How predictable is your password? Check here.

Microsoft Research and Carnagie Mellon Univ. teamed up to develop a web site that will test the complexity of your common passwords. If they are able to predict your password based on the first couple of characters you had best change it!

Check out Telepath.

 

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How to quickly spot phishing

Not sure if an email is from your bank or credit card?
Check the From email. If it’s from Gmail or Yahoo or Hotmail, etc., DELETE it.

Catching Phish

 

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CyberWAR – coming to a network near you!

Hi Everyone!

If you haven’t followed the news in detail you may have missed what the mainstream media is largely ignoring, which is the dynamic and dramatic change underway on the internet.

As much as we can tell from the recent high level government leaks, the US and Israel have declared (in actions) war on Iran and other unfriendly states via the internet.

NOTE: In this post, news sources are hyperlinked (underlined) so you can see more detail if you like.  Just click on underlined words to get the detail.

Sample of pop up when pointing to an email link

Sample of pop up when pointing to an email link

The Stuxnet worm and Flame malware (type of viruses) have been released on Iran (and others?) to disrupt their nuclear ambitions, and apparently it was done quite successfully.

While on the surface, this sounds like warfare the way it should be fought (no boots on the ground), we have to realize that war (even Cyber War) is a two way street.  When you hit, sooner or later you get hit back.  China has been caught with their hand in the cookie jar of the US recently too.

What does all this “science fictionesque” drama mean to you?

I’m glad you asked!!

SharkEye Tech is dedicated to keeping your networks secure and will continue to make changes and/or recommendations for maintaining your network security.  In spite of all the precautions, determined, professional hackers get into large, critical networks from time to time (just ask Zappos, Sony, Visa USA, Microsoft and multitudes of AT&T, Gmail and Yahoo mail users and even the Defense Department).

While defensive technology is pretty solid, computers work with an element of trust that is assigned when you put in your ID and Password.  If you have administrative rights to your computer, you are MORE at risk because the trust given to your ID is given to other software running after you log in.

The message here is that, all the security in the world means little if the human element fails…which means that YOU and your end users play a huge part in network security! 

What to do/avoid:

  1. Throw away unsolicited (unrequested or unexpected) email unless form a known source.  Don’t read it and DO NOT open attachments or links in it.
  2. Focus your web browsing.  Don’t just click on links and meander around the internet following every links (“ooooh, it’s a shiny object” browsing).
  3. Make sure your antivirus and anti-spyware are running and updated.
  4. If you work from home, this applies to your home computer too.
  5. Separate work computer from kids computer.  If possible, don’t let kids use, or use unsupervised, your computer that accesses work.
  6. Keep your SmartPhones, Tablets and Laptops on a short leash.  Your devices have more information than you may know related to your network and can be a passkey to getting into your network and your data.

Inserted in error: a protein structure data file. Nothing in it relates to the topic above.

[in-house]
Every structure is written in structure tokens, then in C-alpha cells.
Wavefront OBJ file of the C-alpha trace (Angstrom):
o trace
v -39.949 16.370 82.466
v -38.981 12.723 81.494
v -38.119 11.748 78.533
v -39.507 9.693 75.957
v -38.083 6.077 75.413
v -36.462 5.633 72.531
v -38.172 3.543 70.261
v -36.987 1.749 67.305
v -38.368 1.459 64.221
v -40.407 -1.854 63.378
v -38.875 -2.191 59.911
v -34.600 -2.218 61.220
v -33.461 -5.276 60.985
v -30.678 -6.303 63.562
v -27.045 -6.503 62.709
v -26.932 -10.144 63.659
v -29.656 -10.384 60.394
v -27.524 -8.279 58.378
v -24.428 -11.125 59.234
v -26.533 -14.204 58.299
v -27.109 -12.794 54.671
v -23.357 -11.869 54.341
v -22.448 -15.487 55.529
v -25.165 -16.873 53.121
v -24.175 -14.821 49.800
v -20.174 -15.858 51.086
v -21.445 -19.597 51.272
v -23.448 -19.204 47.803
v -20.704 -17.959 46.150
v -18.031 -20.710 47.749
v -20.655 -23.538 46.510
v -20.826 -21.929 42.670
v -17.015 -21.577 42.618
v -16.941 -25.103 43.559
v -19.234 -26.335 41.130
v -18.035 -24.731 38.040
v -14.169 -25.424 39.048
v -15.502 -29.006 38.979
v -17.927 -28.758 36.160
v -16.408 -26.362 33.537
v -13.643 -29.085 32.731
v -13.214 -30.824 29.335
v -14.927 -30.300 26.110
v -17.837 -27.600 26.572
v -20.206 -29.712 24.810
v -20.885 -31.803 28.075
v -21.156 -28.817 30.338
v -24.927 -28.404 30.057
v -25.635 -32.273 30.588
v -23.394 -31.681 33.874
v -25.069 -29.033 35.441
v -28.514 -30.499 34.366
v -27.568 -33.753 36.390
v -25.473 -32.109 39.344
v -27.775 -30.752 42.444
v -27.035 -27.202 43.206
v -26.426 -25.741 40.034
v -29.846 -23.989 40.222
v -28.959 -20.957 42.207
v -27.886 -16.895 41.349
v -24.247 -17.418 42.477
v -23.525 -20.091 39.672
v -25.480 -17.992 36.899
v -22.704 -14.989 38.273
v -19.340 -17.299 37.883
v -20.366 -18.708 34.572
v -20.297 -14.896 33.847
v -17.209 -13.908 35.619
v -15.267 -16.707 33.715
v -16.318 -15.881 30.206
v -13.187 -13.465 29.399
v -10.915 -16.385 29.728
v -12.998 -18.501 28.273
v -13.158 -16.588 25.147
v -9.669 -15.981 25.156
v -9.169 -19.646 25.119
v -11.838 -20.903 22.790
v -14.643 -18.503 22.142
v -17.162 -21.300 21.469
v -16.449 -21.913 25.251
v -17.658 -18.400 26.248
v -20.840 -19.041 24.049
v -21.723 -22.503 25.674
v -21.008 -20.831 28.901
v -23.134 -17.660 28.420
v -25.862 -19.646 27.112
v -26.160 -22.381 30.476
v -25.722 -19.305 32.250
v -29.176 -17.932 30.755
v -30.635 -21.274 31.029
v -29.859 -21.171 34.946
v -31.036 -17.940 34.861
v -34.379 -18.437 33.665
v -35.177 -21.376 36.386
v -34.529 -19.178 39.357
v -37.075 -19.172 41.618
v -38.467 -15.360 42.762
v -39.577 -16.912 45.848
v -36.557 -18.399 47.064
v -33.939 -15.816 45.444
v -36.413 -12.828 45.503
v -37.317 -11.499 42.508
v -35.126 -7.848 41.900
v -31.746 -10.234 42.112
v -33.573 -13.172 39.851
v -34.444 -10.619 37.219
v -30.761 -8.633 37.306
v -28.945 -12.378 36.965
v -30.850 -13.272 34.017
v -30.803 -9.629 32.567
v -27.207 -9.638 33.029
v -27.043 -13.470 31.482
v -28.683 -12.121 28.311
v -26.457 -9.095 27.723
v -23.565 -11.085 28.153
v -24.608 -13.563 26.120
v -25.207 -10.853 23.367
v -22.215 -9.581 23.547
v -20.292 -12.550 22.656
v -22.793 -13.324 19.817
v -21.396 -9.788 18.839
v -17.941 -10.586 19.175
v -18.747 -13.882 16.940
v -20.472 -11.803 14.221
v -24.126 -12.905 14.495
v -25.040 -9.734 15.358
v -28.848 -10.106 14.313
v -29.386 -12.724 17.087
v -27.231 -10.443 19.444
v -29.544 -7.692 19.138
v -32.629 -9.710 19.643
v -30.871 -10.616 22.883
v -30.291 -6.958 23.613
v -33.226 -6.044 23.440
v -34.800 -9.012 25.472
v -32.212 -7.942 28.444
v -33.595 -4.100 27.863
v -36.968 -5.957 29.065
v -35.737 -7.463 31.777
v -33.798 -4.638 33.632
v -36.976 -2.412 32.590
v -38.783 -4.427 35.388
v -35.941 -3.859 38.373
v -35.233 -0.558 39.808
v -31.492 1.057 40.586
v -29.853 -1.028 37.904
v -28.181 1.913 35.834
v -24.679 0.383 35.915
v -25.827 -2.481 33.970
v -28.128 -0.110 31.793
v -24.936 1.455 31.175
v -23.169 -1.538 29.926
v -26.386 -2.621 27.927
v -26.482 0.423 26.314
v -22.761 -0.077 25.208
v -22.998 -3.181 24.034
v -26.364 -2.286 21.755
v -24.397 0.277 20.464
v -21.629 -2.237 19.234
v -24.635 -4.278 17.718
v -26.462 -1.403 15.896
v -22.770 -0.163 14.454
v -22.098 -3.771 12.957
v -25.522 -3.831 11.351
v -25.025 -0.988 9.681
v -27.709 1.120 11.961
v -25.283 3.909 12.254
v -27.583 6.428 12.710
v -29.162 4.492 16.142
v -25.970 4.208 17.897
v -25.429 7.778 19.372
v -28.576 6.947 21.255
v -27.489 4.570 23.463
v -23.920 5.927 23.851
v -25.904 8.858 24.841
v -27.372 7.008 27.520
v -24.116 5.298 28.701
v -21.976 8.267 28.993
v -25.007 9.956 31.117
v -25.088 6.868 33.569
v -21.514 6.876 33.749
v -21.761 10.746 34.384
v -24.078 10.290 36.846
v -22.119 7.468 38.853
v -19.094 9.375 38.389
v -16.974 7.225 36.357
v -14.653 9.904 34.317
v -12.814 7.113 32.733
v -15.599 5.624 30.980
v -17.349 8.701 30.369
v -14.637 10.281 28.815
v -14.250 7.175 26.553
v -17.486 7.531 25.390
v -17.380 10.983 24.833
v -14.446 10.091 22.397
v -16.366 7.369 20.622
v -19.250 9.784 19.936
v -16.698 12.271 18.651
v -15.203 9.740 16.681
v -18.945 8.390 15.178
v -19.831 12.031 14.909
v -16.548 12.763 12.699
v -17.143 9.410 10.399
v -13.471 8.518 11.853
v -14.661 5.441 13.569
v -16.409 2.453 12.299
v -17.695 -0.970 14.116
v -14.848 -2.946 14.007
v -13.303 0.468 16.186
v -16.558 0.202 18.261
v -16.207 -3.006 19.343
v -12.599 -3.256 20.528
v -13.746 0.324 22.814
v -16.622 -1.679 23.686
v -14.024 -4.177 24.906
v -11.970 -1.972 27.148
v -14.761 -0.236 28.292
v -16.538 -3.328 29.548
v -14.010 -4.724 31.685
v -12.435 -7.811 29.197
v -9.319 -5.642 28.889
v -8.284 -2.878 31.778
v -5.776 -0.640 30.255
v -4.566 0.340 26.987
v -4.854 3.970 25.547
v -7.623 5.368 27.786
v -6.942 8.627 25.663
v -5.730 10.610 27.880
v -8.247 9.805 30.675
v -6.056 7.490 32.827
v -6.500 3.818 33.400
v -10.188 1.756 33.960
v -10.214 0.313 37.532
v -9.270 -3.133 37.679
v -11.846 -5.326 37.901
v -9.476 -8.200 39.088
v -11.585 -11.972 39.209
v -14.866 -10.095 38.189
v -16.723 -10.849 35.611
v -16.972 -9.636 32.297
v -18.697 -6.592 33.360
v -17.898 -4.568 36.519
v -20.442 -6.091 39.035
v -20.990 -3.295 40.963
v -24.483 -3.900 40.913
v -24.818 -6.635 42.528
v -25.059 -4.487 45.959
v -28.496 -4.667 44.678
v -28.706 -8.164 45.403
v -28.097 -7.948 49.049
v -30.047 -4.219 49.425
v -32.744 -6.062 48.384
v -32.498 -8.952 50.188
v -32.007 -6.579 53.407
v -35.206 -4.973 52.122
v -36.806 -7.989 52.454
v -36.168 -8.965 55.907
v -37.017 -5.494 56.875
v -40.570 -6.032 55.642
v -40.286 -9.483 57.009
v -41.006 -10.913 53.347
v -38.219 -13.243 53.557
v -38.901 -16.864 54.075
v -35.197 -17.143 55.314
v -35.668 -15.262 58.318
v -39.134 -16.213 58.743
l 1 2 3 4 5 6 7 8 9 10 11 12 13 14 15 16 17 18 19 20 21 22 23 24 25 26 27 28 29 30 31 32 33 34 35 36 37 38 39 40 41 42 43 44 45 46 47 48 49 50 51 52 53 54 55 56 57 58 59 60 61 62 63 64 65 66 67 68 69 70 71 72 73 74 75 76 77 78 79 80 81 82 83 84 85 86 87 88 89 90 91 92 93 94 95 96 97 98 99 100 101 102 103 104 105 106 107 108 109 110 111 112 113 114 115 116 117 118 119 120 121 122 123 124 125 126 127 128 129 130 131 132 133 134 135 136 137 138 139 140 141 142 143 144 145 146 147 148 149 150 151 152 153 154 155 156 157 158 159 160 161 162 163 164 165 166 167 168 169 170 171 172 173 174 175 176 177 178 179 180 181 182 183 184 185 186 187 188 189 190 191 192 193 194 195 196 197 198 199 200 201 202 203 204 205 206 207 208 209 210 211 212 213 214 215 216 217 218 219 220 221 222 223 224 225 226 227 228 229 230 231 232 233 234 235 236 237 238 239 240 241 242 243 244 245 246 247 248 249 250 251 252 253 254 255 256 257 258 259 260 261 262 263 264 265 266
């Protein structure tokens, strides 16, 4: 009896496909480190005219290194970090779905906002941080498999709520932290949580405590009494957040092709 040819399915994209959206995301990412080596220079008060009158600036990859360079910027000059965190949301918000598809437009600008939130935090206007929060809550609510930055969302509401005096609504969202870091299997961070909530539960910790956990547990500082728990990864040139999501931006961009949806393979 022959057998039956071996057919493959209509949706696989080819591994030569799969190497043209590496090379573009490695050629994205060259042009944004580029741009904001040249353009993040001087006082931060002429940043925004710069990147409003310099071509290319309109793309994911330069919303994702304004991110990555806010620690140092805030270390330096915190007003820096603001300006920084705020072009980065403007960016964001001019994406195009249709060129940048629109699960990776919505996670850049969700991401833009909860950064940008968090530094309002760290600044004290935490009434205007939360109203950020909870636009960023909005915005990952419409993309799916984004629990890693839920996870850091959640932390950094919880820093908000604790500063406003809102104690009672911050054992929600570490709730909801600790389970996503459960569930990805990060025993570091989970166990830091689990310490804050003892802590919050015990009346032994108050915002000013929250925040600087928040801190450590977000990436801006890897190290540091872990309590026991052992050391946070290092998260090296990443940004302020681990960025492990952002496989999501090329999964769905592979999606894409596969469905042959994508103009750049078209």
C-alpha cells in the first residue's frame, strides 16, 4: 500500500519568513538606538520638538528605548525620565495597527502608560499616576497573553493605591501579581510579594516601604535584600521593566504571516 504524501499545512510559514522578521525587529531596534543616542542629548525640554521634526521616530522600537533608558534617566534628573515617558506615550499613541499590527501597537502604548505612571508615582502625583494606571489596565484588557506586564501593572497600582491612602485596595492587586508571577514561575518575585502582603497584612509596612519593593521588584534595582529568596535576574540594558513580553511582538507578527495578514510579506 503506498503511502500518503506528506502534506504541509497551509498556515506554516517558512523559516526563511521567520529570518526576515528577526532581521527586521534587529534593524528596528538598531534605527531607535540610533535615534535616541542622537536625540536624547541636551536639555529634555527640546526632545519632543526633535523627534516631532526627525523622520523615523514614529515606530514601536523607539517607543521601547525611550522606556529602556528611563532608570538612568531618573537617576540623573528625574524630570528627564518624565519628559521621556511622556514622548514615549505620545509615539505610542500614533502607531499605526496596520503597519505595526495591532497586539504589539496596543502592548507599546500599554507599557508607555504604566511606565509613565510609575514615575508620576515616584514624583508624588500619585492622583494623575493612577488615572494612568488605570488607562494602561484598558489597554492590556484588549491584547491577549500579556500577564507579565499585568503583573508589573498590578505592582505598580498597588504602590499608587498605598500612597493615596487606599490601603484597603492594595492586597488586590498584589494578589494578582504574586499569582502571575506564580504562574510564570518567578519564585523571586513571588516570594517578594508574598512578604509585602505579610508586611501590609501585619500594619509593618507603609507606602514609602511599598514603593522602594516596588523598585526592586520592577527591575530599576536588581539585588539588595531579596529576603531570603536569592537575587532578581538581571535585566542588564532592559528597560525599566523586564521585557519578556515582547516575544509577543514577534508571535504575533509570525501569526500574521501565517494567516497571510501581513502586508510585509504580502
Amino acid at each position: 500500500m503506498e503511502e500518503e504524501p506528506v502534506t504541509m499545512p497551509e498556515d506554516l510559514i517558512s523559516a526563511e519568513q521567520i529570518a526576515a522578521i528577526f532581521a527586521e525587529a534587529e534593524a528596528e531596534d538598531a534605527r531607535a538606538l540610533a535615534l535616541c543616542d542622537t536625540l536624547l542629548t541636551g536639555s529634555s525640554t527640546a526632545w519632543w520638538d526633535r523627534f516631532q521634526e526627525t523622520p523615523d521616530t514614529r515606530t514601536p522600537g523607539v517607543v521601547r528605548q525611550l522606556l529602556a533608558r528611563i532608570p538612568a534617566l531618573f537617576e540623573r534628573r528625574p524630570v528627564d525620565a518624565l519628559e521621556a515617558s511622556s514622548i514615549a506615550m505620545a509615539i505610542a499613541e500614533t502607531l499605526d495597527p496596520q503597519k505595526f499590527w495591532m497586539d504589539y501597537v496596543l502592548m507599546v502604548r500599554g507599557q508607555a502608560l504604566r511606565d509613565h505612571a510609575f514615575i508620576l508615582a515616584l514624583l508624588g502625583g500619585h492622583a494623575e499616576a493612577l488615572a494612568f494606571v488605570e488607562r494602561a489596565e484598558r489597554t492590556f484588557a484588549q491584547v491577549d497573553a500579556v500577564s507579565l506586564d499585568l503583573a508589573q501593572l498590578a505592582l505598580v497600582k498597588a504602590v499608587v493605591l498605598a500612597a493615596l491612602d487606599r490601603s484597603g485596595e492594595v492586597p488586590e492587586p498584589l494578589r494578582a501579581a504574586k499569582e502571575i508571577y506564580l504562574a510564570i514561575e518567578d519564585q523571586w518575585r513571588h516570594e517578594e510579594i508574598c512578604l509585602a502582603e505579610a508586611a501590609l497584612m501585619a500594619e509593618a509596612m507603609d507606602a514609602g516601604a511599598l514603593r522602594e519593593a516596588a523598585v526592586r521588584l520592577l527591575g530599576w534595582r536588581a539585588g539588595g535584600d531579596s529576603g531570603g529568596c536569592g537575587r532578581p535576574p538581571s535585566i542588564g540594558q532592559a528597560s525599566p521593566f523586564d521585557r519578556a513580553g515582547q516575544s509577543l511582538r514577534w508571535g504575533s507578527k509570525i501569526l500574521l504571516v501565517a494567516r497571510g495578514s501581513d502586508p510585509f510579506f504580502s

7. Keep a low profile on the internet with work resources.  Don’t engage in internet debates and arguments regarding passion-inflaming issues with your work related email and minimize personal uses.
  8. Report any loss immediately. For example, a wallet with passwords on a note, a laptop, phone, etc., is a major risk that we need to be aware of so we can change security to invalidate compromised login info.

We don’t mean to be alarmist, but this is the reality of the internet.  A wealth of information and access, but an open area where everyone is welcome to play, … good or bad.

If you have any questions, feel free to respond to this post, or contact us if you have any concerns about your network.

Mike

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Don’t update while traveling!!

From the FBI’s E-Scams and Warnings web page:

Recently, there have been instances of travelers’ laptops being infected with malicious software while using hotel Internet connections. In these instances, the traveler was attempting to set up the hotel room Internet connection and was presented with a pop-up window notifying the user to update a widely used software product. If the user clicked to accept and install the update, malicious software was installed on the laptop. The pop-up window appeared to be offering a routine update to a legitimate software product for which updates are frequently available.

Bottom Line: Don’t update any programs while on the road. Do it when you get home.

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Not all WiFi connections are safe!

In this short news video Lifelock explains how easy it is to have your private information stolen just by logging into a seemingly safe wifi hotspot.

Lesson:  Unless you KNOW who provides the wi-fi AND you know it’s encrypted, don’t type in sensitive information (like bank passwords or email passwords).

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What’s the difference between virus, malware, spyware, etc.?

The very helpful blogger Raymond.CC gives us these easy to understand explanations.

Virus

A computer virus spreads on its own by smuggling its code into application software. The name is in analogy to its biological archetype. Not only does a computer virus spread many times and make the host software unusable, but also runs malicious routines.

Trojan horse/Trojan

A Trojan horse is a type of malware disguised as useful software. The aim is that the user executes the Trojan, which gives it full control of your PC and the possibility to use it for its own purposes. Most of times, more malware will be installed in your system, such as backdoors or key loggers.

Worm

Worms are malicious software that aim at spreading as fast as possible once your PC has been infected. Unlike viruses, it is not other programs that are used to spread the worms, but storage devices such as USB sticks, communication media such as e-mail or vulnerabilities in your OS. Their propagation slows down performance of PCs and networks, or direct malicious routines will be implemented.

Key loggers